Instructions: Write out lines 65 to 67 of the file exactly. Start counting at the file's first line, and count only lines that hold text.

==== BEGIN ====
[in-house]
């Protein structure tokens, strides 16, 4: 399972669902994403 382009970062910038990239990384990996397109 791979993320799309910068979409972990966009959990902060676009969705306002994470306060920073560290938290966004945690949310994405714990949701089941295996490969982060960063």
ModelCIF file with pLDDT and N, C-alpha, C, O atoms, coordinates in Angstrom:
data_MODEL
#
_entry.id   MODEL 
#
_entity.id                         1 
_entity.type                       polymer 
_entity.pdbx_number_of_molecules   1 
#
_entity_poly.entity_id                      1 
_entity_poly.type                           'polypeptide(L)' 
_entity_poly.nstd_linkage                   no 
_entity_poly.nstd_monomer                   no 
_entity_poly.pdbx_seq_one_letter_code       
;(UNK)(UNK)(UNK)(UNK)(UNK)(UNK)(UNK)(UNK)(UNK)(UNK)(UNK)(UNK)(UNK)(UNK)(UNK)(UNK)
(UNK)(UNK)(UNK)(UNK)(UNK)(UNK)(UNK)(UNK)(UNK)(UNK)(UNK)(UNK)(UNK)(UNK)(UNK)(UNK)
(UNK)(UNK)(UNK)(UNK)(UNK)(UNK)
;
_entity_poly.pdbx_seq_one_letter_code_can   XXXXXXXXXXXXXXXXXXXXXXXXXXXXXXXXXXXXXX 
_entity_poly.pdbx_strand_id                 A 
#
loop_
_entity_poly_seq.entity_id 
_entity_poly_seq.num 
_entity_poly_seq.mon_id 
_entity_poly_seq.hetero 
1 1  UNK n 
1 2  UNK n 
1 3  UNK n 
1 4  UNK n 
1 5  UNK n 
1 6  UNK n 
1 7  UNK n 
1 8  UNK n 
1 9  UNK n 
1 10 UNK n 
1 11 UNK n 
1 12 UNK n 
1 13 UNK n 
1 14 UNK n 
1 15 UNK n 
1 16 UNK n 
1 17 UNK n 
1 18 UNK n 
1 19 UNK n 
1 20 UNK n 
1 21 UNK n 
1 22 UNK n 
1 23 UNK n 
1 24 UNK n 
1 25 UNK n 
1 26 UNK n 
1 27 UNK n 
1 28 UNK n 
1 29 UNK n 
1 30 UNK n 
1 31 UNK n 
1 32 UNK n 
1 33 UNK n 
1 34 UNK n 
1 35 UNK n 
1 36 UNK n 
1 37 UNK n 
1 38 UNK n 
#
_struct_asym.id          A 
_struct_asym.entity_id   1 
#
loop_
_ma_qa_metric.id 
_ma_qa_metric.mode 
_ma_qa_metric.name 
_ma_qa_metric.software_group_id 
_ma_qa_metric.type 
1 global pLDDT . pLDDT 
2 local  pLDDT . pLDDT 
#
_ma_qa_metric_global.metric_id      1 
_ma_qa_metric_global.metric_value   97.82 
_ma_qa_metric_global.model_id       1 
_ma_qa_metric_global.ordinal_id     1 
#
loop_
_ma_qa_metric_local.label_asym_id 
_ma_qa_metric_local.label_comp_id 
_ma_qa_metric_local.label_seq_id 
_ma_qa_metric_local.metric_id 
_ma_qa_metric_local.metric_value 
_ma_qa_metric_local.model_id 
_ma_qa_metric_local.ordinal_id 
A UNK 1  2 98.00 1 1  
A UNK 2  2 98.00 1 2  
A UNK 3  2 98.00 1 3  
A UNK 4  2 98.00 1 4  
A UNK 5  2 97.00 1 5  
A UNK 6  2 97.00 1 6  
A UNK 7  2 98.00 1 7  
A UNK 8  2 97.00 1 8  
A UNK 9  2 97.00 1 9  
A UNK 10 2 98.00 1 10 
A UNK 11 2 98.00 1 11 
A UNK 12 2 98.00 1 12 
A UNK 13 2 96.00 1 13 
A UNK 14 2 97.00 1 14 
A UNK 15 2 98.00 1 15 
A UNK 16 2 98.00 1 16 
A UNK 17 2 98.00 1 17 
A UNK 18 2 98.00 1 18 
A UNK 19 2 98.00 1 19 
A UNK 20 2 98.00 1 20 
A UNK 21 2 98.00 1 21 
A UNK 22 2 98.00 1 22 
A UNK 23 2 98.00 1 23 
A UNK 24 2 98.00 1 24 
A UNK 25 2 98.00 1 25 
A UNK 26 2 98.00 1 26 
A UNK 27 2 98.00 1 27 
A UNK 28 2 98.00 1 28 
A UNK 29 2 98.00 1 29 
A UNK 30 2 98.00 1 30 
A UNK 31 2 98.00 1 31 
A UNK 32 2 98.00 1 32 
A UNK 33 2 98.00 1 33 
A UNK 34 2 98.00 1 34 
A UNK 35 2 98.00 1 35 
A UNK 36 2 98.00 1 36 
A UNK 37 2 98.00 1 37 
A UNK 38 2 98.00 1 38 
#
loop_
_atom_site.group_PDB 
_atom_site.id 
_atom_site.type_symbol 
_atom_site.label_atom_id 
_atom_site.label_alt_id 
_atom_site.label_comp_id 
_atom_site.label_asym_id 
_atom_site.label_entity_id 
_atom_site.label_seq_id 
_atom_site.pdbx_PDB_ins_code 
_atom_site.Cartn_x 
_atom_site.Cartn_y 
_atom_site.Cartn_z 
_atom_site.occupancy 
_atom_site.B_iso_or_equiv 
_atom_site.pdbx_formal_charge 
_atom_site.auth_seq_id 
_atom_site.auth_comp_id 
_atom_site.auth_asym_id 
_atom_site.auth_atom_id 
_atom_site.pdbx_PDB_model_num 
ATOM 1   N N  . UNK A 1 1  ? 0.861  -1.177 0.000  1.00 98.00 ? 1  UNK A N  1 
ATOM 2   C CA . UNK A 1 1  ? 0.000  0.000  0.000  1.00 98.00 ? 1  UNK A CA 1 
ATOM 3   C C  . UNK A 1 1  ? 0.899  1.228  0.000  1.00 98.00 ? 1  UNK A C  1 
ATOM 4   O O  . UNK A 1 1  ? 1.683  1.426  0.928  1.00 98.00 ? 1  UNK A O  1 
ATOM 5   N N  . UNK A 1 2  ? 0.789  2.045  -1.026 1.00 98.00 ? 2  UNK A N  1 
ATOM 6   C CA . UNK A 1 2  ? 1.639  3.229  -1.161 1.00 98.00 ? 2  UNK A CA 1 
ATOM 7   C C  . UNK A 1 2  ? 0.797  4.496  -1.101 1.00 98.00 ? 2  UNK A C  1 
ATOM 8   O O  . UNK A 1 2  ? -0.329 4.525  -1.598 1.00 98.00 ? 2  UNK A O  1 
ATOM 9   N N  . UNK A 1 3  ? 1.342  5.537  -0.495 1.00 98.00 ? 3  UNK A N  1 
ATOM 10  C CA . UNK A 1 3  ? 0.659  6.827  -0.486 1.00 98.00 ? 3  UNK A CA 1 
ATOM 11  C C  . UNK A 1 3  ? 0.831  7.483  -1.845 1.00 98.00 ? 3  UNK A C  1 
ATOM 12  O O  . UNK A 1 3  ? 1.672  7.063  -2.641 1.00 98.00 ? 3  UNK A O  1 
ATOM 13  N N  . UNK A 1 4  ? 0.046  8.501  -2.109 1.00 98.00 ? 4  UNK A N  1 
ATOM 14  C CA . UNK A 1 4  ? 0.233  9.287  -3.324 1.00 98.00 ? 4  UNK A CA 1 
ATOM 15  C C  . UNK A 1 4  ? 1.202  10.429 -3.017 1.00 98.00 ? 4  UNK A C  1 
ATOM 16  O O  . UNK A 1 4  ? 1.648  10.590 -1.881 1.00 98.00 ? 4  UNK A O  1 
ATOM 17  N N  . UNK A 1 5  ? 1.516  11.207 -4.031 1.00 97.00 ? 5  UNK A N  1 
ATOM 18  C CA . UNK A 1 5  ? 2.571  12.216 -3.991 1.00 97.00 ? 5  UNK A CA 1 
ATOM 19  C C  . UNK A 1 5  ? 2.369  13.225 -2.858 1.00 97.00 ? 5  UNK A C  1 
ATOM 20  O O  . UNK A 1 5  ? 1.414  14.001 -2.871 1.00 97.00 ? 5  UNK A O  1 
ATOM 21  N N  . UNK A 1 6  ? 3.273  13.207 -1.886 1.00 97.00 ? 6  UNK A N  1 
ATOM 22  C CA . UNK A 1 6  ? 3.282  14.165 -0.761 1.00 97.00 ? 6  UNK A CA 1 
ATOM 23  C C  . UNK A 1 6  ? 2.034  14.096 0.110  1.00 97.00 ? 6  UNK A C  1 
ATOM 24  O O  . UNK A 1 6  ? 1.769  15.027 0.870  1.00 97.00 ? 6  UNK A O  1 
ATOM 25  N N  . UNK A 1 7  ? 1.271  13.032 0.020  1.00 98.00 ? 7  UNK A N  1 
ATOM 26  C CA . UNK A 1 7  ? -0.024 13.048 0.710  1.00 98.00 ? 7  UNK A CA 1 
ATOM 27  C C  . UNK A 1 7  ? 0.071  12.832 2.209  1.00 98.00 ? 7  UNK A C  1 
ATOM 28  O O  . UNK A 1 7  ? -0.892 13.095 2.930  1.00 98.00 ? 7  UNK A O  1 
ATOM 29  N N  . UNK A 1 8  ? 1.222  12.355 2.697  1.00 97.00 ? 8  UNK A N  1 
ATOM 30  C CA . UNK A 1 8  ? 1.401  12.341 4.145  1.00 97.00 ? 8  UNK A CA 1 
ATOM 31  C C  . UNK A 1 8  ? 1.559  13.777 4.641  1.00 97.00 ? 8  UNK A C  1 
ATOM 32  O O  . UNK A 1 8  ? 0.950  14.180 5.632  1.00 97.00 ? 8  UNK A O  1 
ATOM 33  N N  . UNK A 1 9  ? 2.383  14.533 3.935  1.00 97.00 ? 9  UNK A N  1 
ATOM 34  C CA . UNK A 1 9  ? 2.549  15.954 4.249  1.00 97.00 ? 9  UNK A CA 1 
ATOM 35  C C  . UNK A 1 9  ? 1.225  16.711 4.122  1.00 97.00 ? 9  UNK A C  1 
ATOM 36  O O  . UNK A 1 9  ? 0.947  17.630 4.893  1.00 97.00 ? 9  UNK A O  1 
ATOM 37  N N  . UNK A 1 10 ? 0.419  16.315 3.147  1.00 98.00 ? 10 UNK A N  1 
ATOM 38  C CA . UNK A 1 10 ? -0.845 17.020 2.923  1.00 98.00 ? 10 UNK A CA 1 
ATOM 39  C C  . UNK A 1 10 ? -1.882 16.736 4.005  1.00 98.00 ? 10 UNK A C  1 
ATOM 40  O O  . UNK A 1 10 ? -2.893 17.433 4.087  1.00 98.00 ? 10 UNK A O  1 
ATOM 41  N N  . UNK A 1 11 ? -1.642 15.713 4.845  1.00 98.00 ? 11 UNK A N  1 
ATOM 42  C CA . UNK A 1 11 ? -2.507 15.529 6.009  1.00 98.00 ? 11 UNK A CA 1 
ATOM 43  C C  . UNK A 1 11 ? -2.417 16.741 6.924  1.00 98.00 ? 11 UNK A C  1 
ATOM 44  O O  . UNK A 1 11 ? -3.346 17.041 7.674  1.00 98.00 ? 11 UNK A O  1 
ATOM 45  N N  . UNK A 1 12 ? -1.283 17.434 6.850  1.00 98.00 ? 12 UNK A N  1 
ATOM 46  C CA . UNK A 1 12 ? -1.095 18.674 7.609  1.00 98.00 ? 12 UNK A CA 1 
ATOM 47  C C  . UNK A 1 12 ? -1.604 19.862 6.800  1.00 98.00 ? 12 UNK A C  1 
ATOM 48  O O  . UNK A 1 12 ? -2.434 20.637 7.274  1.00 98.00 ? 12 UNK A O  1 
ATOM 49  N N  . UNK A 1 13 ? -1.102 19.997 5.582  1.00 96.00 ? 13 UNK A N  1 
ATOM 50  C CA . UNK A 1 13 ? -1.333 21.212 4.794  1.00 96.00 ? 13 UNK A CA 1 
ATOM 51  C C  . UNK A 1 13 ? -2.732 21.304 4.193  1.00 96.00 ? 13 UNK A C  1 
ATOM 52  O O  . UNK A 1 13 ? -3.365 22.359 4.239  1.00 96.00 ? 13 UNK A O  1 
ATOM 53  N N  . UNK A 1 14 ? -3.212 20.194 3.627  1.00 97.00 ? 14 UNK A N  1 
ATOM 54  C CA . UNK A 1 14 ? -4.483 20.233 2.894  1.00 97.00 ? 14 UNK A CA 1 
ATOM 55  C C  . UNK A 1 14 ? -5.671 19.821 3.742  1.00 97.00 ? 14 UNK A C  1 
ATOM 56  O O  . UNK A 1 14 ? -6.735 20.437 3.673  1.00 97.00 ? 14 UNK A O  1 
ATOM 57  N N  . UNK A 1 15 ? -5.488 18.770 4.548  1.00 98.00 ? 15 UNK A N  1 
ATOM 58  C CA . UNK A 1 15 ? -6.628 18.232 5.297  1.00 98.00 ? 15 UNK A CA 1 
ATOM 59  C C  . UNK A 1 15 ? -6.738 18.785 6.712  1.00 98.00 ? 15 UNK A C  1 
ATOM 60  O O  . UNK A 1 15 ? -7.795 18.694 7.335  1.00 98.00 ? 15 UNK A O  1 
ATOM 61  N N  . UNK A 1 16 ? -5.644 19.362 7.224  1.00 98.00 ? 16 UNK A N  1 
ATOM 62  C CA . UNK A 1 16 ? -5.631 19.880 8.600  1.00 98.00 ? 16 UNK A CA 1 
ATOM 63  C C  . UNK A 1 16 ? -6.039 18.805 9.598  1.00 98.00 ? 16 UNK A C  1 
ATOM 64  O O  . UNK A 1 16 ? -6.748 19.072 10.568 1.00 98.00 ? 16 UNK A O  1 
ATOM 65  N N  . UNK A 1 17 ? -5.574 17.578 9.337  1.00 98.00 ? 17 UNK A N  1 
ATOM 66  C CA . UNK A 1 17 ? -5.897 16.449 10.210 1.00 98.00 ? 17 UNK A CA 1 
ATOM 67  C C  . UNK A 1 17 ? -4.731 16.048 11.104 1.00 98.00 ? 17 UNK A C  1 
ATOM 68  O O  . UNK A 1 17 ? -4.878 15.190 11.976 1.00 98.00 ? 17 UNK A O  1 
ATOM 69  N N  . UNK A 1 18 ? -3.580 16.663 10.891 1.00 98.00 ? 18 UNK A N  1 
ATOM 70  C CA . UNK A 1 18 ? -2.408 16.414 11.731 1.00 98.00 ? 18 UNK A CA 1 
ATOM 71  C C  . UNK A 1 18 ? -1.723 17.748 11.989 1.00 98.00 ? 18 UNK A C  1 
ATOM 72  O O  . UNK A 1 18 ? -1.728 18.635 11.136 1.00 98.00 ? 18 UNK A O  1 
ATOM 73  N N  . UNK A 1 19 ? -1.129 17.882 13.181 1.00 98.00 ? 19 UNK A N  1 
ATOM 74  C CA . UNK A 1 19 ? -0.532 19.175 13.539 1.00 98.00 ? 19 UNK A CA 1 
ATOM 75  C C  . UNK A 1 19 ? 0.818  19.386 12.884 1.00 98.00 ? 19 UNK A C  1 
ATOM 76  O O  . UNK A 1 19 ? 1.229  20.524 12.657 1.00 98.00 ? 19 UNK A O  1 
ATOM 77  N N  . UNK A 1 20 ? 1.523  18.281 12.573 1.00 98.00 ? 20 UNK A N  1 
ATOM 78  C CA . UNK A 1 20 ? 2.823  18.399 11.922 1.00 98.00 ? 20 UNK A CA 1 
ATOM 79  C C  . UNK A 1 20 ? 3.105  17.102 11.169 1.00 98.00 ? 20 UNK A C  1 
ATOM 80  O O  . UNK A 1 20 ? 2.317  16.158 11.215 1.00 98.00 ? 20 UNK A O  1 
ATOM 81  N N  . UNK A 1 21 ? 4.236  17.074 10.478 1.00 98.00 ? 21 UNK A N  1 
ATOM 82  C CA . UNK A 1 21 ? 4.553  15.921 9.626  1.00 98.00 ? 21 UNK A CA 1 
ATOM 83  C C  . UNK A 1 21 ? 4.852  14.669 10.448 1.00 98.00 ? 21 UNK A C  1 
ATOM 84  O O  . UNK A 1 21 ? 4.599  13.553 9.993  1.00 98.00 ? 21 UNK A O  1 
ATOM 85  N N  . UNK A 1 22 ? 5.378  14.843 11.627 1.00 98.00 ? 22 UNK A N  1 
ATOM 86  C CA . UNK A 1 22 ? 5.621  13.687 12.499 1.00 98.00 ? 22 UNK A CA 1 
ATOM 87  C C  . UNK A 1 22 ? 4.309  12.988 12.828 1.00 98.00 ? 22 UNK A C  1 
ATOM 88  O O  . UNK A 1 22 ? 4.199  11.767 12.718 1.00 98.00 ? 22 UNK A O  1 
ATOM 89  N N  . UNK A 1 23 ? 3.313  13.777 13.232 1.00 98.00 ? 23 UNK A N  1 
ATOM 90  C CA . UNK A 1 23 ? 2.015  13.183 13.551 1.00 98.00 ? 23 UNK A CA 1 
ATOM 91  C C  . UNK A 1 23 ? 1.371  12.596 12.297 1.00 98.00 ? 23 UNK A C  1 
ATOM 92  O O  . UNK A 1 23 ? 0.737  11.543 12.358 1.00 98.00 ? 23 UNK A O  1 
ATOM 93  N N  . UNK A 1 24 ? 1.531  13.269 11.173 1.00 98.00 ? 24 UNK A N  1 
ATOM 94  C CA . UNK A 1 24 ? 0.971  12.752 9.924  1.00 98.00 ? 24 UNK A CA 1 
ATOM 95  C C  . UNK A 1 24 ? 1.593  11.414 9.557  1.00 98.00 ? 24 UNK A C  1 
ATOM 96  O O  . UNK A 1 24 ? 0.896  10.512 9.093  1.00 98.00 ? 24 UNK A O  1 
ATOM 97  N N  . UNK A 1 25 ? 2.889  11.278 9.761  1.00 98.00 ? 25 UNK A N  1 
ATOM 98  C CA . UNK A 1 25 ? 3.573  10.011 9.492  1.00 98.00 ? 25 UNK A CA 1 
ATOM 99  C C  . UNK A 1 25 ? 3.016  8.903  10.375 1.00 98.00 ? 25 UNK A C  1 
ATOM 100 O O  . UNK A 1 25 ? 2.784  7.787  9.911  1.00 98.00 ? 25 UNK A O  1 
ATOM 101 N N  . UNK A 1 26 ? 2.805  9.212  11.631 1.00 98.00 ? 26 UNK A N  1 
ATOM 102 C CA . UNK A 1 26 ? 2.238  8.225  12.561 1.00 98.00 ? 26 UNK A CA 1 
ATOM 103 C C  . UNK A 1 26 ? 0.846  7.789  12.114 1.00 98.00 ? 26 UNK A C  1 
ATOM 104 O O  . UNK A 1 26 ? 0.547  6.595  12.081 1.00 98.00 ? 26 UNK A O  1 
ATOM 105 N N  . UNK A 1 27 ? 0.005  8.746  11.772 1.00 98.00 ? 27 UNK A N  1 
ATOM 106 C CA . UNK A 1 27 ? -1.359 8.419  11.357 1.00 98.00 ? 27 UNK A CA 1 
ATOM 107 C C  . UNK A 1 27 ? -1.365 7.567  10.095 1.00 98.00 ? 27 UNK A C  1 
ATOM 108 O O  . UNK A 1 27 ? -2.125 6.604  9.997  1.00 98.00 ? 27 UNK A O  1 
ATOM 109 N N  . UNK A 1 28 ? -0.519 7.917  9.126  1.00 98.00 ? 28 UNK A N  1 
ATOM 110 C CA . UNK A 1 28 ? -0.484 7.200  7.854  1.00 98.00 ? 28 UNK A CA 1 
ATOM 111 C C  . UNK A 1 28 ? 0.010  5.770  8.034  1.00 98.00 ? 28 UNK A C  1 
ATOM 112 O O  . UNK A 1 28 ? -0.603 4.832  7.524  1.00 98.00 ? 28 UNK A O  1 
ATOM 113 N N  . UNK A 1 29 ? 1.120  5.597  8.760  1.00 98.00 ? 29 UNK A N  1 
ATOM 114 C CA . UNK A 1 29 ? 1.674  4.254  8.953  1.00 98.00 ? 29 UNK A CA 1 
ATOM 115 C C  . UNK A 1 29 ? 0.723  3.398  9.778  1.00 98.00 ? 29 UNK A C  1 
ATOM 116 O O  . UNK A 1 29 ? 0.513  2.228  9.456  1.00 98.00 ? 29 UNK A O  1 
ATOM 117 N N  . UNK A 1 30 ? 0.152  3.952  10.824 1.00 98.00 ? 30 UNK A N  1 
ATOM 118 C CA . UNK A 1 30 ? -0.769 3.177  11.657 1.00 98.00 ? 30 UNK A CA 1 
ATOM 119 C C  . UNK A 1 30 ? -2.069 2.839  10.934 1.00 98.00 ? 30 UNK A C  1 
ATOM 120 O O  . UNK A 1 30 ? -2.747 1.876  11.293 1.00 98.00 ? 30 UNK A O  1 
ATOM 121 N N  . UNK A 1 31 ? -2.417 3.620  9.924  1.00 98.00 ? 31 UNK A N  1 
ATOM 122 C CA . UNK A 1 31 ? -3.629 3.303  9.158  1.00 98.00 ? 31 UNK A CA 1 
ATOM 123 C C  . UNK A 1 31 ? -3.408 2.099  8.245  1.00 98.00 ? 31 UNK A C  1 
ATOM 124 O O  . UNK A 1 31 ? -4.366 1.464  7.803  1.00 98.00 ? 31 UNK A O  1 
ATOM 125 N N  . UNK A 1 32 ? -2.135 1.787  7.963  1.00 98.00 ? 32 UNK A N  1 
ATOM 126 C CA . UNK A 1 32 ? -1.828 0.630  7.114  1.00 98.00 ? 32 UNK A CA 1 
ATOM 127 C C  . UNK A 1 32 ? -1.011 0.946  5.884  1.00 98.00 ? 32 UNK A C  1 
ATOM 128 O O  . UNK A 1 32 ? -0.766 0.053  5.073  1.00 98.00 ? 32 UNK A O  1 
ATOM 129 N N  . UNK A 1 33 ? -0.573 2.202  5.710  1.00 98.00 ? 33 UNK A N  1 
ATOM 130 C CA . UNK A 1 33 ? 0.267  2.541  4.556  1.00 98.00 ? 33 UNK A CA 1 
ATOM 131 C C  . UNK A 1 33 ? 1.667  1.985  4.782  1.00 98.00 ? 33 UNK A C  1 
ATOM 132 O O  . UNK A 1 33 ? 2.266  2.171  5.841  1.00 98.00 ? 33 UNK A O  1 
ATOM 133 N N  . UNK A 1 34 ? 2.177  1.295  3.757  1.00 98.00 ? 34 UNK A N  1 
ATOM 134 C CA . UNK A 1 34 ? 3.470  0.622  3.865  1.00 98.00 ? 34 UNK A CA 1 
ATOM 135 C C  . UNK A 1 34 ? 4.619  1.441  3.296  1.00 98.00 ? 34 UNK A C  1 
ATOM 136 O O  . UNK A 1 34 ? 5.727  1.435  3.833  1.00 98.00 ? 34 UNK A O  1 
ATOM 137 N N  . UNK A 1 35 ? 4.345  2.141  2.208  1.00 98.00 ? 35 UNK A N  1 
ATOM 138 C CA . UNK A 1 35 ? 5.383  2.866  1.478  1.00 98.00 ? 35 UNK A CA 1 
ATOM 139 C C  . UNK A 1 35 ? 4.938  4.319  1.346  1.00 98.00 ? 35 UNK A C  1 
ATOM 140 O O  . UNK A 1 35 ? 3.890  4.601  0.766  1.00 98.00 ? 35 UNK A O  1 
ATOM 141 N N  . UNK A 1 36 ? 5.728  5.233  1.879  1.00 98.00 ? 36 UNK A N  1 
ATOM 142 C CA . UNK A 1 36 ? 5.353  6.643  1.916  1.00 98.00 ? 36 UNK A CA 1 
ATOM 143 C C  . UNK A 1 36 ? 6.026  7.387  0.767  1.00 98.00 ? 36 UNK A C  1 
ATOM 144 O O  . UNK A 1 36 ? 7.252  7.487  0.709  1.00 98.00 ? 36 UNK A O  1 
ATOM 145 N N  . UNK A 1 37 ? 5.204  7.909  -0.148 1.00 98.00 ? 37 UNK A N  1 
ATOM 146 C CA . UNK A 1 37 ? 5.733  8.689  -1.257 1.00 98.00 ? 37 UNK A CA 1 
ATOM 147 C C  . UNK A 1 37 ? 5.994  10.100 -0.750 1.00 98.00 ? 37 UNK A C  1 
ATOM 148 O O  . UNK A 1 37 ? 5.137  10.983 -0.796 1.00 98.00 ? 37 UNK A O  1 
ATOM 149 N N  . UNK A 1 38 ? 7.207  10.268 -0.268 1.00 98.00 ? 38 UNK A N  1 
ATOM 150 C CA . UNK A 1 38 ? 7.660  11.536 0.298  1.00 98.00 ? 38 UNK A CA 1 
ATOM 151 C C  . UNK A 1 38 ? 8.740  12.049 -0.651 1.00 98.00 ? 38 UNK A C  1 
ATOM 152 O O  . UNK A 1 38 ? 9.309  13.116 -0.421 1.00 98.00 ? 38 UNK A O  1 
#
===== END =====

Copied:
1 37 UNK n 
1 38 UNK n 
#